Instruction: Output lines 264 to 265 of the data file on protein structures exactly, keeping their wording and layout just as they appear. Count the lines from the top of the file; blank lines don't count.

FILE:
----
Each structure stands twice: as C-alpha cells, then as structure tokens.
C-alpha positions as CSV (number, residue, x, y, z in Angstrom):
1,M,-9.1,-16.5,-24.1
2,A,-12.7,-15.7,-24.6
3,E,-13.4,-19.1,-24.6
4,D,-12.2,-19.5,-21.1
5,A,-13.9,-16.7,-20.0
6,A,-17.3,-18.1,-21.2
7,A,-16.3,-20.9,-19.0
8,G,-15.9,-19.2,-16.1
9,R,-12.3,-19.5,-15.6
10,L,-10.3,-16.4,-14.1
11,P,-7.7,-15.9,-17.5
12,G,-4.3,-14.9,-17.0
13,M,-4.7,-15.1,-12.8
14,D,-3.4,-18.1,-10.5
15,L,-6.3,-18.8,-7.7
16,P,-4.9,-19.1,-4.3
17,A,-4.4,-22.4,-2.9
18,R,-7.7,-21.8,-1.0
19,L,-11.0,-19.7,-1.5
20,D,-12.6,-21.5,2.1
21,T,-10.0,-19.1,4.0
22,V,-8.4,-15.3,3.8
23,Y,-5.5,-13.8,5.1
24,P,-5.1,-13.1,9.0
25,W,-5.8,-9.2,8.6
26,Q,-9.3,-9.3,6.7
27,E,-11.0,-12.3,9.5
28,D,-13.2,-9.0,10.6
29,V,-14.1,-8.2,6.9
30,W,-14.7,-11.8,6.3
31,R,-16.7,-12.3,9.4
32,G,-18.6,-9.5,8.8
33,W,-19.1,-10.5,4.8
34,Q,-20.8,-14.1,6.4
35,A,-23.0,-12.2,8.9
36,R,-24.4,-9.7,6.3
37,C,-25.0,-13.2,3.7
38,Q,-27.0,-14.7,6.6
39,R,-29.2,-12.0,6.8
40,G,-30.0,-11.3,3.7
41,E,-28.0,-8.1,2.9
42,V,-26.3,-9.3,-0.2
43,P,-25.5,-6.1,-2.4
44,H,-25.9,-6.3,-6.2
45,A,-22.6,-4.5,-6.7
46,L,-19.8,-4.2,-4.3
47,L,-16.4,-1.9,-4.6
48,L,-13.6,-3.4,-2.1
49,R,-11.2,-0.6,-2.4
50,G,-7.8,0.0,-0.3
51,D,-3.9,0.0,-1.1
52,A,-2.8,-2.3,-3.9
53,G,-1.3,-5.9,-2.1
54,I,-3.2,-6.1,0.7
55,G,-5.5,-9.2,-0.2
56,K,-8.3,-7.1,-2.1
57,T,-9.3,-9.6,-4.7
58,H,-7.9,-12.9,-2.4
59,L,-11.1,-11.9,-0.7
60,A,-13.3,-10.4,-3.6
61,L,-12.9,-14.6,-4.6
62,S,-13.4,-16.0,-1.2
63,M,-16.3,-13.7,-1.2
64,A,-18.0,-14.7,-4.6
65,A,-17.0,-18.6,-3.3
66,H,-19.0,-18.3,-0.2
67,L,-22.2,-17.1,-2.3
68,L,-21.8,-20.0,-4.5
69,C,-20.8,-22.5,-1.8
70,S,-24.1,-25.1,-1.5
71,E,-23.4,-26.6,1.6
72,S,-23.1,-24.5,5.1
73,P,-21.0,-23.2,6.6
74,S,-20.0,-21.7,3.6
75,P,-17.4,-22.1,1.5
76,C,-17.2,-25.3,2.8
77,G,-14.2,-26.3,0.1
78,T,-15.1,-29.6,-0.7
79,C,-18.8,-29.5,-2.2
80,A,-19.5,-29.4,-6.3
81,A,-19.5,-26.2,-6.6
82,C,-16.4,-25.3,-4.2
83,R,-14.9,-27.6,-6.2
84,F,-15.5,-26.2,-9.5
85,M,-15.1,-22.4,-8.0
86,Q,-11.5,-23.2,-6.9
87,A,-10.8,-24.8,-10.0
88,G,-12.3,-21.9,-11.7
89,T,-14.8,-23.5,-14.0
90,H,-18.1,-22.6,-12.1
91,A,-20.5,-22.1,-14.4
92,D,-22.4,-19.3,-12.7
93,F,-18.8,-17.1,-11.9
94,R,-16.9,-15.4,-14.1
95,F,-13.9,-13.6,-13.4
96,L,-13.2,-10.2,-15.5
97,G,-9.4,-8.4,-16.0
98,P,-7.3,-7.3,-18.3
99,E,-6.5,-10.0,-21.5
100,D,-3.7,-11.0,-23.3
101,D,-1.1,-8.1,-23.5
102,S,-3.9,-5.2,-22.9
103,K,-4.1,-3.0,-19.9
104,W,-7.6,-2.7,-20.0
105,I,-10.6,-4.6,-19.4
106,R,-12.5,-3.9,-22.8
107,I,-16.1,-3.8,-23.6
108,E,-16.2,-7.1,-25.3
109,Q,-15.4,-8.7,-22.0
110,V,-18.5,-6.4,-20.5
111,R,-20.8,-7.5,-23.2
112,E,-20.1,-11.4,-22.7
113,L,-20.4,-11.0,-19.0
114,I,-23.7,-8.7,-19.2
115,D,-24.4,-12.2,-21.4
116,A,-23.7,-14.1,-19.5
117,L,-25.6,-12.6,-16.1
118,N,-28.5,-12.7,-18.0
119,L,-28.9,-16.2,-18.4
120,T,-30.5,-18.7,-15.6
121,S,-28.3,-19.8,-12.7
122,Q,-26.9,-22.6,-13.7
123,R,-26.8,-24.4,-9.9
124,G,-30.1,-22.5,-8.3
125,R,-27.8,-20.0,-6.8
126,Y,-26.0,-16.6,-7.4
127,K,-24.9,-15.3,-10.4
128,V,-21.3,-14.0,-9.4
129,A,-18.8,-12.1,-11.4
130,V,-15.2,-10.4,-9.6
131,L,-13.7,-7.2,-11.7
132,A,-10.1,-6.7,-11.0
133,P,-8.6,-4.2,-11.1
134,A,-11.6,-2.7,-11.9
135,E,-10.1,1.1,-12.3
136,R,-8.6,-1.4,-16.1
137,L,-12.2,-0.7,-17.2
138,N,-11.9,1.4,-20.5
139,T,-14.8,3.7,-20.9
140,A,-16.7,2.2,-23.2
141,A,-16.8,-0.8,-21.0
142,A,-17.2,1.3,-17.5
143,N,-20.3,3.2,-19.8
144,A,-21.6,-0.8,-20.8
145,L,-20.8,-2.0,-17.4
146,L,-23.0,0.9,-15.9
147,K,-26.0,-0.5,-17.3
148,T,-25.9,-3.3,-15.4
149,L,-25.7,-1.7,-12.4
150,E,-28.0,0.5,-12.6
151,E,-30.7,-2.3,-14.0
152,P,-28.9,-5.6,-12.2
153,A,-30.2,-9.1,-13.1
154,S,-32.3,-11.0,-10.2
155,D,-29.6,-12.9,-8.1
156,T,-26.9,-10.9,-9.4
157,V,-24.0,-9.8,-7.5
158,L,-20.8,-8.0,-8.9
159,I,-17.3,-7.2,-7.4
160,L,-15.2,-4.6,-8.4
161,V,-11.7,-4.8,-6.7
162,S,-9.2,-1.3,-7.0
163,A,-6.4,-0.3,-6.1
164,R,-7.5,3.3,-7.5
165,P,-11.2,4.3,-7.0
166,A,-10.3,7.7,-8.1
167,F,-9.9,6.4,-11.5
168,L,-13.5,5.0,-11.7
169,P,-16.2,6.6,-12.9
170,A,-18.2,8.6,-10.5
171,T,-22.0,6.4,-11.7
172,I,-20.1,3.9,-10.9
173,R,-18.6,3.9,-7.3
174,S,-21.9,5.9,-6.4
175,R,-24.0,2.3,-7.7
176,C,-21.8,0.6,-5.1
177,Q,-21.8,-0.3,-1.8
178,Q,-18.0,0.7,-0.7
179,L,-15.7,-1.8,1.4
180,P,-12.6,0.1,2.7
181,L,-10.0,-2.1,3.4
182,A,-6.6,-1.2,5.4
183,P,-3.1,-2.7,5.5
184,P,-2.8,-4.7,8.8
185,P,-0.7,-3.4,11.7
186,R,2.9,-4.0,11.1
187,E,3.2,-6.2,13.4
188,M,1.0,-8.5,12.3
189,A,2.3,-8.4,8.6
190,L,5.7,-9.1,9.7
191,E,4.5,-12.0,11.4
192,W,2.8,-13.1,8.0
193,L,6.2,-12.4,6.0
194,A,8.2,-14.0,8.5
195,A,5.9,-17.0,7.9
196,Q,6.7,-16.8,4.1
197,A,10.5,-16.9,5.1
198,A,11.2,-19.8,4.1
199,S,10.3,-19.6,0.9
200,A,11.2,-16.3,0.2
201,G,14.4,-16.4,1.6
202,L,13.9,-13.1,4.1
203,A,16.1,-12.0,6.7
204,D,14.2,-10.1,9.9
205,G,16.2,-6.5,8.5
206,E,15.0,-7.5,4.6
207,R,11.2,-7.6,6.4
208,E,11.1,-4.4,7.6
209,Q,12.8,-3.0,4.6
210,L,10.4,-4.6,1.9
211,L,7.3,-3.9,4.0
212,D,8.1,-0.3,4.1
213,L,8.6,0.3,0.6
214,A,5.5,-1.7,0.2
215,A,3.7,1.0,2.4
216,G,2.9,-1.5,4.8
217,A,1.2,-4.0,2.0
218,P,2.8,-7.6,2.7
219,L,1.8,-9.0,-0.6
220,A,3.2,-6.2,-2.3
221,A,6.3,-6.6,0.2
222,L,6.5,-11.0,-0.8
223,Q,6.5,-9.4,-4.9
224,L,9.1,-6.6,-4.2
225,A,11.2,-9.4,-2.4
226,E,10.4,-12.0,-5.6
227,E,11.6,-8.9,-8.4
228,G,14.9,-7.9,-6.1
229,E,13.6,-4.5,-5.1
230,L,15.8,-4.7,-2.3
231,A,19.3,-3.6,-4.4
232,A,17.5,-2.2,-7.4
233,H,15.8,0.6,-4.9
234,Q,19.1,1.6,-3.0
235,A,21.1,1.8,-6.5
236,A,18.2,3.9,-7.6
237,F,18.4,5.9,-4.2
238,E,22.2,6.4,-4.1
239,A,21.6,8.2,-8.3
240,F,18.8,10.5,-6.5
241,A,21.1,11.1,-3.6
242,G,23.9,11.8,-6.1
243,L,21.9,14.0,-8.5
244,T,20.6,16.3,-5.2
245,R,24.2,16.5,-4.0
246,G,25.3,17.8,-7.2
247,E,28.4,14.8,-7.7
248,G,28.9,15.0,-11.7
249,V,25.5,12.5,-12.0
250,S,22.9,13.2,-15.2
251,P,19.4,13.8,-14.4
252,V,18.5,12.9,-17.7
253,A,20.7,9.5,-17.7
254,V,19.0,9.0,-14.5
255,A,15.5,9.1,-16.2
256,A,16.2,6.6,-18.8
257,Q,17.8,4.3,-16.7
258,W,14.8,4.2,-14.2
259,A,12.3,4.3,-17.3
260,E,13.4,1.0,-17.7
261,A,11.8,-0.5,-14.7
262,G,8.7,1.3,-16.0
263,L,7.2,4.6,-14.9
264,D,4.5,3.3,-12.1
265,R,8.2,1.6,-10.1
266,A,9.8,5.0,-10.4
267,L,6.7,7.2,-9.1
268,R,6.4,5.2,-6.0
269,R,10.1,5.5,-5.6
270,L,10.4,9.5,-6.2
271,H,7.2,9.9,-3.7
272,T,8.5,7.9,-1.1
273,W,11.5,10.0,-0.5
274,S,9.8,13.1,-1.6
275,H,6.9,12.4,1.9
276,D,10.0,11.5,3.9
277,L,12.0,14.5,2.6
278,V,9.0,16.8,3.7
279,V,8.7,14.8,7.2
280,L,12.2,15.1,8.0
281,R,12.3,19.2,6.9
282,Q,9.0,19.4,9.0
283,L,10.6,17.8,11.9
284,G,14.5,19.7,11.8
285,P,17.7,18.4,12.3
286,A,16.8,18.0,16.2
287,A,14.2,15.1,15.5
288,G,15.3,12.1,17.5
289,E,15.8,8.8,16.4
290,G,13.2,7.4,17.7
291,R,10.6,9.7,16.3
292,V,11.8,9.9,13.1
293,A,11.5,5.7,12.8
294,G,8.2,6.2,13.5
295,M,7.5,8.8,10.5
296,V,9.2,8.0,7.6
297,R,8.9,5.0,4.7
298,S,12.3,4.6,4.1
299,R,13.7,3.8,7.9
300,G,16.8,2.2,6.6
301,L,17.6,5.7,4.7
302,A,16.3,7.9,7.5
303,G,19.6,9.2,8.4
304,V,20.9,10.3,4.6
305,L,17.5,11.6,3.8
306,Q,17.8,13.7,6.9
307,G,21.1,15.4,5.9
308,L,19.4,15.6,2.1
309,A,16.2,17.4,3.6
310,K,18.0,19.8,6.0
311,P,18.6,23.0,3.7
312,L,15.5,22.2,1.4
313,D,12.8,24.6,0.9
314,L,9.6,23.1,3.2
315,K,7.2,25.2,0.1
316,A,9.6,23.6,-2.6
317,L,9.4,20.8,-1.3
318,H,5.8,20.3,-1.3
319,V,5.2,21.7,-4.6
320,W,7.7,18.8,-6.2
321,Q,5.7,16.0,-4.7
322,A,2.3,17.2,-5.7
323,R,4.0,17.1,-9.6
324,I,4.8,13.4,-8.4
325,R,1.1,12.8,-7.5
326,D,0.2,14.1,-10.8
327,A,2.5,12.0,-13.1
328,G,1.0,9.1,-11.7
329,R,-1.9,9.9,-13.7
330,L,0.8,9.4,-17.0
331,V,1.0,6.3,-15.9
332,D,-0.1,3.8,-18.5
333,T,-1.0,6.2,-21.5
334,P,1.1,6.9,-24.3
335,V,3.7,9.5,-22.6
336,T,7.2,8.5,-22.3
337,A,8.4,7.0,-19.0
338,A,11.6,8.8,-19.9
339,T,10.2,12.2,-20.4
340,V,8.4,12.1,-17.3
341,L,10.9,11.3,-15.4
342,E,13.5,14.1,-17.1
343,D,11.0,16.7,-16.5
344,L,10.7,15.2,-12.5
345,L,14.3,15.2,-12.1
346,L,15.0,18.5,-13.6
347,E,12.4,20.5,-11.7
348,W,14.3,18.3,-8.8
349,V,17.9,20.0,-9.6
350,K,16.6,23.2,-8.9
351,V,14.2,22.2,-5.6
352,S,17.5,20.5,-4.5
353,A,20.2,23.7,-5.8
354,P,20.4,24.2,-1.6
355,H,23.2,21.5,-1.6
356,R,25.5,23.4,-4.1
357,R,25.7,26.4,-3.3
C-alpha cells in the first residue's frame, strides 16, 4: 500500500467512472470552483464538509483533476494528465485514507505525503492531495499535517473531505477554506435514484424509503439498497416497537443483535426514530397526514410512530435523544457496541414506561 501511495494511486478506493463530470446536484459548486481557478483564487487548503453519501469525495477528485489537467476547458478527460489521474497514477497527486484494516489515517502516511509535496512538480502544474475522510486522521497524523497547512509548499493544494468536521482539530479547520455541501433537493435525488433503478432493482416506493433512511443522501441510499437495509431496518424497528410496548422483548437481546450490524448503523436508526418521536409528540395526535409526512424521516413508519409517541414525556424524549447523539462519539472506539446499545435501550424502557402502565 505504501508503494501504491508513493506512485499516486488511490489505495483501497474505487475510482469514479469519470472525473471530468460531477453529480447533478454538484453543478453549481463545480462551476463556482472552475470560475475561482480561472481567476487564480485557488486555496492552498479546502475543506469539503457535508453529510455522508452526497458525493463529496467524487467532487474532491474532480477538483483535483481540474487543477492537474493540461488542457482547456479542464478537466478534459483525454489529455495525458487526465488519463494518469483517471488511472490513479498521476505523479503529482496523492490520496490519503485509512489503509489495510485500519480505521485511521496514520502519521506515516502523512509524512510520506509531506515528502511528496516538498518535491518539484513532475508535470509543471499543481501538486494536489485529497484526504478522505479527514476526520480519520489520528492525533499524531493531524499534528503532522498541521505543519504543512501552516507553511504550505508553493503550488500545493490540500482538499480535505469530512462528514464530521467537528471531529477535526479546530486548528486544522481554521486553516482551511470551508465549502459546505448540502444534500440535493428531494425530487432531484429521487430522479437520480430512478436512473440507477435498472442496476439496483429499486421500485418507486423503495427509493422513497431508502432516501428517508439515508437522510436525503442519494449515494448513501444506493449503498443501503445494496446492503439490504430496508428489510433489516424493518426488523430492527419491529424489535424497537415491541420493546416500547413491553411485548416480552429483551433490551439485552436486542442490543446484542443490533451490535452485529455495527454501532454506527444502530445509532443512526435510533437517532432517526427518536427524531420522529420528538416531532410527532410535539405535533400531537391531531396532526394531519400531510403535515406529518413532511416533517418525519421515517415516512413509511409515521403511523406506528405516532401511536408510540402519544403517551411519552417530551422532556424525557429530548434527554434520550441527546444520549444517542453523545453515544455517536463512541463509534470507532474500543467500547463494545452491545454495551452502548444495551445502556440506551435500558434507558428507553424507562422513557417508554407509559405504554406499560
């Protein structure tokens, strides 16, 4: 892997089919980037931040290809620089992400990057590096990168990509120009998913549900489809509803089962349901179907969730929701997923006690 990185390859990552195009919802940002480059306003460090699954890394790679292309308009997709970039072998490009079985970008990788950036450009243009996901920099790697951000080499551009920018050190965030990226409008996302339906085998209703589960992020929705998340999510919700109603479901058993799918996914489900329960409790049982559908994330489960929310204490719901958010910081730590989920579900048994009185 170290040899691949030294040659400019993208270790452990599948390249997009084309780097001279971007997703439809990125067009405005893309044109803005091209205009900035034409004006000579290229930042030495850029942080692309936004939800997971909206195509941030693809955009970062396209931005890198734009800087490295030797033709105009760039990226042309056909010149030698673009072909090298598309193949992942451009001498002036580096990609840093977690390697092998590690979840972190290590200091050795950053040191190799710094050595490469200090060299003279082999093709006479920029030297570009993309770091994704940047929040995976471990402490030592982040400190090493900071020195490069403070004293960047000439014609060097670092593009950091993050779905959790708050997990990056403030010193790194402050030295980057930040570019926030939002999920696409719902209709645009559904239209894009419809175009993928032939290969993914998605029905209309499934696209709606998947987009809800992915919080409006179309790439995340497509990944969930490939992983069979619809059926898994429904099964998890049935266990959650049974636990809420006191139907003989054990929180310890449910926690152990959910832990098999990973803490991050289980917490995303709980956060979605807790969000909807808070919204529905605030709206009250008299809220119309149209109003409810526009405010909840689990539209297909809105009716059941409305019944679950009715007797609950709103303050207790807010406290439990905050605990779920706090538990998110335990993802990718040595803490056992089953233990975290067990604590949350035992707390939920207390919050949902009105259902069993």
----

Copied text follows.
262,G,8.7,1.3,-16.0
263,L,7.2,4.6,-14.9